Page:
Among boys, nine per cent in lower secondary school and twelve per cent in upper secondary school report the same.

    What about school?

    These numbers are worrisome.

    Mental health in schools has therefore been an important issue for the prime minister in Norway, the minister of health and care services and several ministers of education for several years.

    “Time after time, they’ve promised to introduce mental health knowledge, attitudes and skills into the schools,” says Holte. “But they didn’t want it to be a separate subject. Instead, we’ve been given an interdisciplinary topic called Public Health and Life Skills that includes mental health.”

    Holte has systematically reviewed the curricula in all subjects at all age levels in Norwegian schools.

    He has been looking for mental health competence goals. “I can't find any,” he says.

    We learn how many teeth we have in our mouth, but not how many feelings we have in our stomach. We learn how the heart and lungs work, but not how thinking develops or what governs our behaviour.

    Arne Holte

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    Political bluffing

    Mental health is our ability to think rationally, manage our emotions and behaviour, and maintain good relationships with others.

    Holte says none of the competence goals, which define what the pupils should be able to do, cover any of these things.

    We learn how many teeth we have in our mouth, but not how many feelings we have in our stomach. We learn how the heart and lungs work, but not how thinking develops or what governs our behaviour.

    “In my opinion, this is pure bluffing,” says Holte.

    “The politicians have broken all their promises without blinking an eye.”

    “Very few teacher education programmes include teaching about mental health. The teachers are left to their own devices when they have to teach children about mental health and deal with pupils who have mental health struggles. Those children can be found in every classroom,” he says.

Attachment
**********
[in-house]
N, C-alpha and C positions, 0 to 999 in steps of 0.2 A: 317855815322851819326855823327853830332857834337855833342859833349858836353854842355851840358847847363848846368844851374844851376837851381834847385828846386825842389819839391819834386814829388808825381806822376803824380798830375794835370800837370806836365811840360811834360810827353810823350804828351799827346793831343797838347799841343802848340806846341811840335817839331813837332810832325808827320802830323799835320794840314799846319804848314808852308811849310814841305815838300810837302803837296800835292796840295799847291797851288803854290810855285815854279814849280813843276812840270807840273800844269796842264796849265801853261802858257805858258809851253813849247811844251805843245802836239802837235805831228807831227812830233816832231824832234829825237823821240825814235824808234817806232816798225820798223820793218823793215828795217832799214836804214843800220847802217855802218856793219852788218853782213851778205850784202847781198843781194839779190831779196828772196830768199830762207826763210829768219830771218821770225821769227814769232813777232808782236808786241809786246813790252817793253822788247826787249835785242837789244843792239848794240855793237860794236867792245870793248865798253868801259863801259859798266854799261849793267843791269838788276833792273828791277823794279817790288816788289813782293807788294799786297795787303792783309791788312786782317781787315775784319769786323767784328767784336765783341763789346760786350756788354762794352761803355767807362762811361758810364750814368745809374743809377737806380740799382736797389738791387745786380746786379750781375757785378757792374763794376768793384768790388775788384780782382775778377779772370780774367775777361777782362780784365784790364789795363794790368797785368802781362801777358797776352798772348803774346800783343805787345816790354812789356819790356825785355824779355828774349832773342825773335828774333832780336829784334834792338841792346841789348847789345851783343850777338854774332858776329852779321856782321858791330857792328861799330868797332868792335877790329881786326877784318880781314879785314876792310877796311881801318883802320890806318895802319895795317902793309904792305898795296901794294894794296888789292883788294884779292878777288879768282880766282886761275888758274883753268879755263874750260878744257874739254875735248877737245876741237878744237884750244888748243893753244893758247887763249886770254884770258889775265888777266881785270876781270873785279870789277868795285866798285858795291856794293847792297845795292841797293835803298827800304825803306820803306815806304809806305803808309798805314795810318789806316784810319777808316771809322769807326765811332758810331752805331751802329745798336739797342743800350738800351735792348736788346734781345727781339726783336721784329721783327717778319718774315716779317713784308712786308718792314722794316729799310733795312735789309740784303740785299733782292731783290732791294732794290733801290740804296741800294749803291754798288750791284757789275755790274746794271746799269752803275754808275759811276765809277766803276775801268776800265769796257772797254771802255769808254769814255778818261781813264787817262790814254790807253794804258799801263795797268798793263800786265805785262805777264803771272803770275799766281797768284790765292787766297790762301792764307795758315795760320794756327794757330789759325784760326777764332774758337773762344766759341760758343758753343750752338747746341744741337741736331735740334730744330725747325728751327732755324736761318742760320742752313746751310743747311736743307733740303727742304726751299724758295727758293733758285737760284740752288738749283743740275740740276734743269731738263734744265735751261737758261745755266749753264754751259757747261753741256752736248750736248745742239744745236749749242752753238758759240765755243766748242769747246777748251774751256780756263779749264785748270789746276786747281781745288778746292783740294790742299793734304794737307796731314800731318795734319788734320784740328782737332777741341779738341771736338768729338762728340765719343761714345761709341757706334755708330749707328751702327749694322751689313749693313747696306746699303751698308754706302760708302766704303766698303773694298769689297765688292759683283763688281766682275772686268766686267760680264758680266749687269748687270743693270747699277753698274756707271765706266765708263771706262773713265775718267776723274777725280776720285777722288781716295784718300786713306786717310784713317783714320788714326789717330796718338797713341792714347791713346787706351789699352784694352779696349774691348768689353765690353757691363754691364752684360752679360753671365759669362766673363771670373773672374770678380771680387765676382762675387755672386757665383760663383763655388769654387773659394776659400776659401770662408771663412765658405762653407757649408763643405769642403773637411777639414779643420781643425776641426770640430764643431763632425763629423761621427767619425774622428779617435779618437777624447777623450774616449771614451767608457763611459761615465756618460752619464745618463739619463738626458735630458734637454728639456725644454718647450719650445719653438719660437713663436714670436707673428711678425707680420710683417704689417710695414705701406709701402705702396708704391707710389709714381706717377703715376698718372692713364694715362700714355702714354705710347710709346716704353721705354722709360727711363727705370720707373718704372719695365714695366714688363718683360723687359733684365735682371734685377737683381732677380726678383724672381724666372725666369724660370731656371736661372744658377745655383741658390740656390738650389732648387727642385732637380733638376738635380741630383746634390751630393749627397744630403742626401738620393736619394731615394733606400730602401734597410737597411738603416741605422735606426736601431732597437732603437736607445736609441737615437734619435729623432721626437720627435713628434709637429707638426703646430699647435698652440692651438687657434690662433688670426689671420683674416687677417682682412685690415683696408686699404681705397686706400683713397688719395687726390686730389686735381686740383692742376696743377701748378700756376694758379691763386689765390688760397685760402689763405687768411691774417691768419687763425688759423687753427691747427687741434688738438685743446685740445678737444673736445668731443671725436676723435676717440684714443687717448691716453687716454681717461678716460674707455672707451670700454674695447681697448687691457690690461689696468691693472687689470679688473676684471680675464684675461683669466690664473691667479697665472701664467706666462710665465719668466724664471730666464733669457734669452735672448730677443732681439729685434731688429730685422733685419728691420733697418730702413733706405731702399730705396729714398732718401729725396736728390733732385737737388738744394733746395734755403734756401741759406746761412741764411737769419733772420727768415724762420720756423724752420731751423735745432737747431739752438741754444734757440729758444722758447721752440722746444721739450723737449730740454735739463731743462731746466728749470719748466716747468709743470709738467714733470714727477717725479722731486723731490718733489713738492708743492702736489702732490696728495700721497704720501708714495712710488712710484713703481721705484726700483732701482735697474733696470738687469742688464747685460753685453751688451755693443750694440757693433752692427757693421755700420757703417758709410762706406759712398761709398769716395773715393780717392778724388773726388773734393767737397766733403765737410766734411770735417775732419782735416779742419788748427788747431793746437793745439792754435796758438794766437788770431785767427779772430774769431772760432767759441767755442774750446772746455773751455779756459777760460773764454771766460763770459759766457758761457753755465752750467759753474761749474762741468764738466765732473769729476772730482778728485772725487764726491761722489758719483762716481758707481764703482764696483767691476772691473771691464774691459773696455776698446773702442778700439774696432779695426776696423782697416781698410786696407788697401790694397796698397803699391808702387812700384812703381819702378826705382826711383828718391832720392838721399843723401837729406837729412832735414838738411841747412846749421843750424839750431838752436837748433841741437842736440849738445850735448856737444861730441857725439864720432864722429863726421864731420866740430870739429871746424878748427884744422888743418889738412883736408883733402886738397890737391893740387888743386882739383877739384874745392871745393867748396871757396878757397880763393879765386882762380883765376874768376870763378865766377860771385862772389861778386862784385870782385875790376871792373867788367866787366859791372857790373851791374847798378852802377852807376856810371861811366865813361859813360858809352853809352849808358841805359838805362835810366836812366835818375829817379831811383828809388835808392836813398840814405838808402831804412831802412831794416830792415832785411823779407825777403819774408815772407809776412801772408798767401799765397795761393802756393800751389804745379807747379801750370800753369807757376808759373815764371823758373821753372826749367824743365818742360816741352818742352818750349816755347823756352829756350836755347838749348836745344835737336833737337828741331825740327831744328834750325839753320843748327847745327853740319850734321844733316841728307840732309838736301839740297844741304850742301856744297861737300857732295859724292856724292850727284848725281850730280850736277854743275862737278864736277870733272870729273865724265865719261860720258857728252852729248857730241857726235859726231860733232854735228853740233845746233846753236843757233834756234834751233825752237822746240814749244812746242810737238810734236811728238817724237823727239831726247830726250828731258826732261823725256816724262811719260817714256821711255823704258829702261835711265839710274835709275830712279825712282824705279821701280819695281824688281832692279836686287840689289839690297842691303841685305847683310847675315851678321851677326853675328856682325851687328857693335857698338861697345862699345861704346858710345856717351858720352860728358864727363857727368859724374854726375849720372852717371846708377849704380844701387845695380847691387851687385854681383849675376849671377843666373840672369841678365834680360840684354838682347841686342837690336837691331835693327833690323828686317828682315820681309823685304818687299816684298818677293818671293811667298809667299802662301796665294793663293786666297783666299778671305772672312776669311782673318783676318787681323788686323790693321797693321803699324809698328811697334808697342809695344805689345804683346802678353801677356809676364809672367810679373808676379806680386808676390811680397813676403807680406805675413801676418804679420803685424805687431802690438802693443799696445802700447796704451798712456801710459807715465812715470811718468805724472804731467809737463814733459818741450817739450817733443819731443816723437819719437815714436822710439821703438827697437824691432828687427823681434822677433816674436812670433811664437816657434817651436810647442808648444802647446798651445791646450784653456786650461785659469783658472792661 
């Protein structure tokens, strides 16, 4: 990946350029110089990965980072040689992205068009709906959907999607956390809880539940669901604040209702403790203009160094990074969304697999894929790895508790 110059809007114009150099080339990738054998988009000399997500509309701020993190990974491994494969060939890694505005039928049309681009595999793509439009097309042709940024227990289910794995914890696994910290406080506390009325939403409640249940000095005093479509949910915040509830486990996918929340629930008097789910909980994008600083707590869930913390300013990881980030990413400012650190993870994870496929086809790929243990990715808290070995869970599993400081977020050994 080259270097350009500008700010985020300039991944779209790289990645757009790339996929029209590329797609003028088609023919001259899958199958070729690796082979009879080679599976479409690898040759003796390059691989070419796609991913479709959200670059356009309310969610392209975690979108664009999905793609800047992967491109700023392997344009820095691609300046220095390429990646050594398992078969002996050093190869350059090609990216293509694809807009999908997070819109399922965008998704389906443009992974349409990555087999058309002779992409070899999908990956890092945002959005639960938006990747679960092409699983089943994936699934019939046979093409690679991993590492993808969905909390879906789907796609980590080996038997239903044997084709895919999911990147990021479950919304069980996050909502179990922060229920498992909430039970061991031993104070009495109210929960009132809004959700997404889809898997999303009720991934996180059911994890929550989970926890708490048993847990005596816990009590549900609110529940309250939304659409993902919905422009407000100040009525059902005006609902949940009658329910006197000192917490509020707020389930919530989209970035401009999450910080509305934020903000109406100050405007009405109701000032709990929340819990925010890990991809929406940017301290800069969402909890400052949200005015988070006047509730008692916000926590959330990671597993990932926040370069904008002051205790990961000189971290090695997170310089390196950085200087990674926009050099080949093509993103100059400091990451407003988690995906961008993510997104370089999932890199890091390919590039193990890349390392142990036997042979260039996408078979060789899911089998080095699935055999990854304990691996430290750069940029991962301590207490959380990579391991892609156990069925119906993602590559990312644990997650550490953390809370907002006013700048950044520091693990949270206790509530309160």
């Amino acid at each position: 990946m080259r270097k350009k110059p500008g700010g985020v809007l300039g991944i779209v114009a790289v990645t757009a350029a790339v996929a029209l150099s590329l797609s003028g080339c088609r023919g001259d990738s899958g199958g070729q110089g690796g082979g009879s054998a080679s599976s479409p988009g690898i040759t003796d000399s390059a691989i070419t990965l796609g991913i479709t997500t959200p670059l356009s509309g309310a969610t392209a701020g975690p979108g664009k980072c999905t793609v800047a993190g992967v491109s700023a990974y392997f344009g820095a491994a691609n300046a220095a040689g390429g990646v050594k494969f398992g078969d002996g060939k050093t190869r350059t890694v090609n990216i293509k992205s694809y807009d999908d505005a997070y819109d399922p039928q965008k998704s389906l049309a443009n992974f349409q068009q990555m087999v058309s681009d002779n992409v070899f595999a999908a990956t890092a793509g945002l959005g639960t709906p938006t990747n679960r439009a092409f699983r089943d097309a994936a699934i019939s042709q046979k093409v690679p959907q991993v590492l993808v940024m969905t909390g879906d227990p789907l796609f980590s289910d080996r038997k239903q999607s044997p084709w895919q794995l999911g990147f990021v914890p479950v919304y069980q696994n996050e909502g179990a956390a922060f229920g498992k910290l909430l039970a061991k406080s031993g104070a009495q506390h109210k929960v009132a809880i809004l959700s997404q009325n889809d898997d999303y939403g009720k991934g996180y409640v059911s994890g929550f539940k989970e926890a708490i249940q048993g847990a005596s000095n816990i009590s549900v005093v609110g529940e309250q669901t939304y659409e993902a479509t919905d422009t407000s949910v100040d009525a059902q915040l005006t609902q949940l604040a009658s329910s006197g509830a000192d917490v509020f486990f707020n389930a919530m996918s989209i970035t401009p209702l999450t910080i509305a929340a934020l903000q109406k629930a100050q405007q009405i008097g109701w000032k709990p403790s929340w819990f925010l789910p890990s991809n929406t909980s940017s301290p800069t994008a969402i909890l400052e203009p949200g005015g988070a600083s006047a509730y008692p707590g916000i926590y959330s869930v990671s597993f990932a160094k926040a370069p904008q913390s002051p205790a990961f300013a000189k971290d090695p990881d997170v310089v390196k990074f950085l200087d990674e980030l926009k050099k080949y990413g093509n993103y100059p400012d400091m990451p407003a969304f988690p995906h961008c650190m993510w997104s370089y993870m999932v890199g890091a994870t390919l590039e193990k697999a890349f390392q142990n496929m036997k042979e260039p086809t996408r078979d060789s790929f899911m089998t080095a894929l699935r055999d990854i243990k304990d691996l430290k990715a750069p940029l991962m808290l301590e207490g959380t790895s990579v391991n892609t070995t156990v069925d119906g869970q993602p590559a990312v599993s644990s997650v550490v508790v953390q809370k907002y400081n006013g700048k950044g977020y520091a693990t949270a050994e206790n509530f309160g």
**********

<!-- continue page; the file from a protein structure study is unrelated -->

The new mental health plan needs to make mental health a separate subject in school, he says.

    “Pupils need to learn about themselves and how their feelings, thoughts, behaviour and social relationships evolve through the developmental stages. It could become pupils’ favourite subject,” Holte believes.

    Room for local interpretation

    Knut Gustav Andersen, acting director at the Norwegian Directorate for Education and Training, was presented with Holte's comments about mental health education in the school system.

    Andersen replied that the competence targets in the applicable curricula were designed to be flexible.

    “This means that teachers can freely include the topic of mental health in their teaching, even where it is not explicitly mentioned.”

    This provides teachers with local and pedagogical freedom to choose the instructional content and how it should be organized and adapted to the individual group of pupils, Andersen says.

    For example, Andersen points out that in science class after the 4th grade children should be able to talk together about what physical and mental health are and discuss how lifestyle and well-being affect health. In social studies after the 10th grade, they should be able to reflect on how identity, self-image and their own boundaries are developed and challenged in different social settings.

    Up to each individual teacher

    Holte agrees that it is fine for mental health to be included in the different subject classes. But the competence targets are actually what govern the schools, not the descriptions of the subject areas.

    “When teachers don’t have concrete competence goals to refer to, each individual teacher ends up having to shape their teaching locally.

    He believes it’s not right that the competence targets are formulated so loosely in the other subject areas.

    “Science and mathematics include loads of requirements for exact knowledge outcomes, like using exponential functions in maths and throwing a ball in physical education. As the curriculum stands now, this is regarded as more important life knowledge than skills and knowledge about thoughts, feelings, behaviour and social relationships.”

    Is mental health investment worth it?

    Few health policy measures give a greater financial return than investing broadly in prevention, Holte believes.

    He has reviewed recent research literature on the cost-benefit and cost-effectiveness of mental health-promoting and preventive measures.

    “The conclusion is clear. For every Norwegian krone we invest in such measures, society's savings are higher than almost any other societal investments we can make. Preventing mental health problems pays,” Holte says.


    Read the Norwegian version of this article at